Note that interleukin-19 (IL-10) is among the genes found to occur in different frequency in blacks and whites. Well, another study found that IL-10 promoter polymorphisms appear to influence the rate of advance of HIV infection. So this result also has implications for the spread of HIV and likely for vulnerability to other pathogens.
The differing frequencies of genetic variations for genes that regulate inflammation response were selected for by the radically different ecological niches humans found as they spread out around the world. Therefore it is not surprising the frequencies of variations are different in human groups which have long settled different parts of the world. What is more interesting than the differences in genetic variation frequencies (at least to me) is that it is likely that neither the frequencies of genotypes in whites or the frequency of genotypes in blacks are ideal for the environments we find ourselves living in today. Our inflammation responses are in all likelihood maladaptive for industrial society. My guess is that humans in general in modern society are experiencing more inflammation on average than is beneficial for them.
We need better smarter ways to control the inflammation response and easier ways to detect triggering of the inflammation response. Lots of people are walking around with chronic inflammation who do not even know it. Think of it as analogous to the people who are walking around with undiagnosed high blood pressure. Some people have chronic inflammation due to an undiagnosed infection. Others have it due to a nutritional deficiency (e.g lack of folic acid, B-6, and B-12 to brake down homocysteine). Still others may have it due to a low grade auto-immune response that they are unaware of. We need to be able to detect and more consciously control our inflammatory responses. But just how what sort of treatment will be optimal to exert on our inflammatory responses will depend at least in part on which particular set of genetic variations we possess for genes that regulate the inflammatory response.
A company called Cerametec of Salt Lake City Utah and the US Department of Energy's Idaho National Engineering and Environment Laboratory have announced a new technique that boosts the efficiency of conversion of energy into hydrogen.
SALT LAKE CITY -- Researchers at the U.S. Department of Energy’s Idaho National Engineering and Environmental Laboratory and Ceramatec, Inc. of Salt Lake City are reporting a significant development in their efforts to help the nation advance toward a clean hydrogen economy.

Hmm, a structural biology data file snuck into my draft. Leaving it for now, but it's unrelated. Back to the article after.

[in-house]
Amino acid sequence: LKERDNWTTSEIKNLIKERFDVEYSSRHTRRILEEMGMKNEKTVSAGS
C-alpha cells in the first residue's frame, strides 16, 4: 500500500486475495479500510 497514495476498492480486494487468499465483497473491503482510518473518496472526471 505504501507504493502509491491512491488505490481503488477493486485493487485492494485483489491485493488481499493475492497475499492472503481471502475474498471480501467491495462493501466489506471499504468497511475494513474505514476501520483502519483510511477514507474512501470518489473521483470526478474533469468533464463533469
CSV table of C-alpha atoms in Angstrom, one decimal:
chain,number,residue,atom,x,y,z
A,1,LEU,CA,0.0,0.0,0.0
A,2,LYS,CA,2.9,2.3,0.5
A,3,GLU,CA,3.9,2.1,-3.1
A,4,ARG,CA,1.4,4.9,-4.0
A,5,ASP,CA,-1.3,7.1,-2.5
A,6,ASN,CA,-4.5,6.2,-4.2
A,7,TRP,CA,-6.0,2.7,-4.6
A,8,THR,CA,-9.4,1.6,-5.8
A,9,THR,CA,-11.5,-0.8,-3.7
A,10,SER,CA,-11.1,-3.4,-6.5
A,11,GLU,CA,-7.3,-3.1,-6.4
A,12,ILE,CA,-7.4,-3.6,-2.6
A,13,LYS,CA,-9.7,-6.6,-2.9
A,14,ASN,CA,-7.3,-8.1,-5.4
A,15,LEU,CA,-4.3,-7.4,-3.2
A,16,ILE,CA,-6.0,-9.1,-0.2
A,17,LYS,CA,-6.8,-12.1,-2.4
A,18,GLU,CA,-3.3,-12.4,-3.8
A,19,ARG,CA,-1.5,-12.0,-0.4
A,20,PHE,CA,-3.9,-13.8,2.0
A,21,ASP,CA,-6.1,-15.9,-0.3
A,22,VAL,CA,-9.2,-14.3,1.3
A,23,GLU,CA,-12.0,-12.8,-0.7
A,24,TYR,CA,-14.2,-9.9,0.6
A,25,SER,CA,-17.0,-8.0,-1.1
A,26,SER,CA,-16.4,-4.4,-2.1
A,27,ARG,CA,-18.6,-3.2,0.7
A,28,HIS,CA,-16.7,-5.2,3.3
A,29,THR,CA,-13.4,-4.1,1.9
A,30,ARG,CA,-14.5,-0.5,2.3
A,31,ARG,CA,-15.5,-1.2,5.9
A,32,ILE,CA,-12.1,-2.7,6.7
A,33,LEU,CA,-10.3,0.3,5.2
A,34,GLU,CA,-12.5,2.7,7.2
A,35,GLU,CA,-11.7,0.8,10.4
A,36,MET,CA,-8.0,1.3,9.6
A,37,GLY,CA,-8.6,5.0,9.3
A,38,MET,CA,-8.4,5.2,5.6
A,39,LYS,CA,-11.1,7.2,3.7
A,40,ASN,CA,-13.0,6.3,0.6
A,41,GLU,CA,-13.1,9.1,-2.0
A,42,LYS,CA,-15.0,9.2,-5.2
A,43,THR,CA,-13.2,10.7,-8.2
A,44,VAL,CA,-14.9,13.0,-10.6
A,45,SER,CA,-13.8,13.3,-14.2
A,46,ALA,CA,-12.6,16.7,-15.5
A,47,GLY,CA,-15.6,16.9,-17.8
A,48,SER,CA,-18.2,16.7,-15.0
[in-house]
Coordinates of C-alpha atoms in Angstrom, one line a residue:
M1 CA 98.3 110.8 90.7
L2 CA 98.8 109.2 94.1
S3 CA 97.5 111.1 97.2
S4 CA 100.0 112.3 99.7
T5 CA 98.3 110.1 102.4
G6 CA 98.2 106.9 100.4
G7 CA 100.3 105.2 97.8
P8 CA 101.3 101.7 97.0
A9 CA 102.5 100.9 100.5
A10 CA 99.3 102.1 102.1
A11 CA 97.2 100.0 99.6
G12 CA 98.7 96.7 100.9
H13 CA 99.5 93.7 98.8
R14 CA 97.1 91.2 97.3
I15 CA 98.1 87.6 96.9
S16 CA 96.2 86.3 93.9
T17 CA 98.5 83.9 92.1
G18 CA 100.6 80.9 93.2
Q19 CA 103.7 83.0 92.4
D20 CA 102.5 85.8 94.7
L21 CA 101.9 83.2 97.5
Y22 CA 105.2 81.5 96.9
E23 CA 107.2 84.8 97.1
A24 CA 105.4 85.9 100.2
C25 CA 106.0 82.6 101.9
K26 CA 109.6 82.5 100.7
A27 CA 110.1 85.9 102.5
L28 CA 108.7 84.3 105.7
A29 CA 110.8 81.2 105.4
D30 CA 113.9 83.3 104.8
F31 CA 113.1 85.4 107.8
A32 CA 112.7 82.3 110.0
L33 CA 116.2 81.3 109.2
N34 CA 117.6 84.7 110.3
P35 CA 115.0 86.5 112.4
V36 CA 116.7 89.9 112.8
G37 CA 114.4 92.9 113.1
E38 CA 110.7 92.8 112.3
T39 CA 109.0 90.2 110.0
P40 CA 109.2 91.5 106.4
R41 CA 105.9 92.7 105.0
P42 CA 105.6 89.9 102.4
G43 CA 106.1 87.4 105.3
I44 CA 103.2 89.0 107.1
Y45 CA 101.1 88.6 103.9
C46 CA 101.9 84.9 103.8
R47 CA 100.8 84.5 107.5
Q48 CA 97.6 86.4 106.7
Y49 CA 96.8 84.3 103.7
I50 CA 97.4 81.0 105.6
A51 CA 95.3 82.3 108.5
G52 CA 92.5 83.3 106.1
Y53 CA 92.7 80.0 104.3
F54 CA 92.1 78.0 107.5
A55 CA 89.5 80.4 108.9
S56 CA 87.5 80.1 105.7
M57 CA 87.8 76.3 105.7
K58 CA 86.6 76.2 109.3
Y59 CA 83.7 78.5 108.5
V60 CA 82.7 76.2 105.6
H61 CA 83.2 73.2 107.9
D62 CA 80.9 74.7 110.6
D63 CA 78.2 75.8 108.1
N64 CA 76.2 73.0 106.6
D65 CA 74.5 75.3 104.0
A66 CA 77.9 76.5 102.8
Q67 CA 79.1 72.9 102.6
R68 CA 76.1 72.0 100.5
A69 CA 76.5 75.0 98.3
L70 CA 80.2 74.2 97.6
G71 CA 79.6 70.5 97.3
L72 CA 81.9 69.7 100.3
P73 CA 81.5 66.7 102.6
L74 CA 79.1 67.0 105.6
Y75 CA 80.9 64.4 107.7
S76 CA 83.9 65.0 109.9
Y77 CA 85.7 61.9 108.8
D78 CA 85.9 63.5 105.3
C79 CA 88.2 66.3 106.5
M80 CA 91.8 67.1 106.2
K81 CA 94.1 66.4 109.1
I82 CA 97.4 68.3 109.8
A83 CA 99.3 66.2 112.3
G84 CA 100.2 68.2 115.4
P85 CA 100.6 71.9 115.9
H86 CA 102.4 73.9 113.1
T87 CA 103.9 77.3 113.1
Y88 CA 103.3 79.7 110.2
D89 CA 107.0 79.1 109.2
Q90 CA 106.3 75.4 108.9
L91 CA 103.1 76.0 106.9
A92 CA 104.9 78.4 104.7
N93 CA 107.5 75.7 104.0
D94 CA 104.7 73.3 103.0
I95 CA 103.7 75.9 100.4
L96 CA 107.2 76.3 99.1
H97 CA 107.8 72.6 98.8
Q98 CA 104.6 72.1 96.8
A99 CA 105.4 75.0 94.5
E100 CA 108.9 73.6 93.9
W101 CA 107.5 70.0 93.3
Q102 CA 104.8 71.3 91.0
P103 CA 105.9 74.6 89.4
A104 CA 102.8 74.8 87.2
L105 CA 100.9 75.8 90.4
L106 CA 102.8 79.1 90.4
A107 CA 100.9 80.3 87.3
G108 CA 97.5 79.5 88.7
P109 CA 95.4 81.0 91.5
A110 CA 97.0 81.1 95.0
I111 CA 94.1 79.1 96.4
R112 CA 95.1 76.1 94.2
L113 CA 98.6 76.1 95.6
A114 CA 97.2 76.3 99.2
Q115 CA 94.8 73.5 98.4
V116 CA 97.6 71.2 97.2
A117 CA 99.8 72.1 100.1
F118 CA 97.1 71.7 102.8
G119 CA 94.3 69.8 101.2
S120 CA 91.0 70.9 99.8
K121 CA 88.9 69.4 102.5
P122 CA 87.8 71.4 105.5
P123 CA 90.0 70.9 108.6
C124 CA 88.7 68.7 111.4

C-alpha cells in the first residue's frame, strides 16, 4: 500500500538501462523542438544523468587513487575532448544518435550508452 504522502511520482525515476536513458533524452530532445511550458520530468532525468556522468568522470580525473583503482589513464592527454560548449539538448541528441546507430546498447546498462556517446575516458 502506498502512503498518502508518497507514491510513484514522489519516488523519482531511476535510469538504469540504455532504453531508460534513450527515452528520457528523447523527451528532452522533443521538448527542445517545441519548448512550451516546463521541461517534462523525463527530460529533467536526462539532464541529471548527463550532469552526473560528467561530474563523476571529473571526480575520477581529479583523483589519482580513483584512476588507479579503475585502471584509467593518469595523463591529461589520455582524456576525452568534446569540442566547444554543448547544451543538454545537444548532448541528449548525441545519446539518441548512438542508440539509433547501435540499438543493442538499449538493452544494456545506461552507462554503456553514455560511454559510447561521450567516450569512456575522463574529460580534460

Laboratory teams have announced they’ve achieved a major advancement in the production of hydrogen from water using high-temperature electrolysis. Instead of conventional electrolysis, which uses only electric current to separate hydrogen from water, high-temperature electrolysis enhances the efficiency of the process by adding substantial external heat – such as high-temperature steam from an advanced nuclear reactor system. Such a high-temperature system has the potential to achieve overall conversion efficiencies in the 45 percent to 50 percent range, compared to approximately 30 percent for conventional electrolysis. Added benefits include the avoidance of both greenhouse gas emissions and fossil fuel consumption.
“We’ve shown that hydrogen can be produced at temperatures and pressures suitable for a Generation IV reactor,” said lead INEEL researcher Steve Herring. “The simple and modular approach we’ve taken with our research partners produces either hydrogen or electricity, and most notable of all – achieves the highest-known production rate of hydrogen by high-temperature electrolysis.”
This development is viewed as a crucial first step toward large-scale production of hydrogen from water, rather than fossil fuels.
The major private-sector collaborator has been Ceramatec, Inc. located at 2425 S. 900 West, Salt Lake City. “We’re pleased that the technology created over the nearly two decades dedicated to high-temperature fuel cell research at Ceramatec is directly applicable to hydrogen production by steam electrolysis,” said Ashok Joshi, Ph.D., Ceramatec chief executive officer.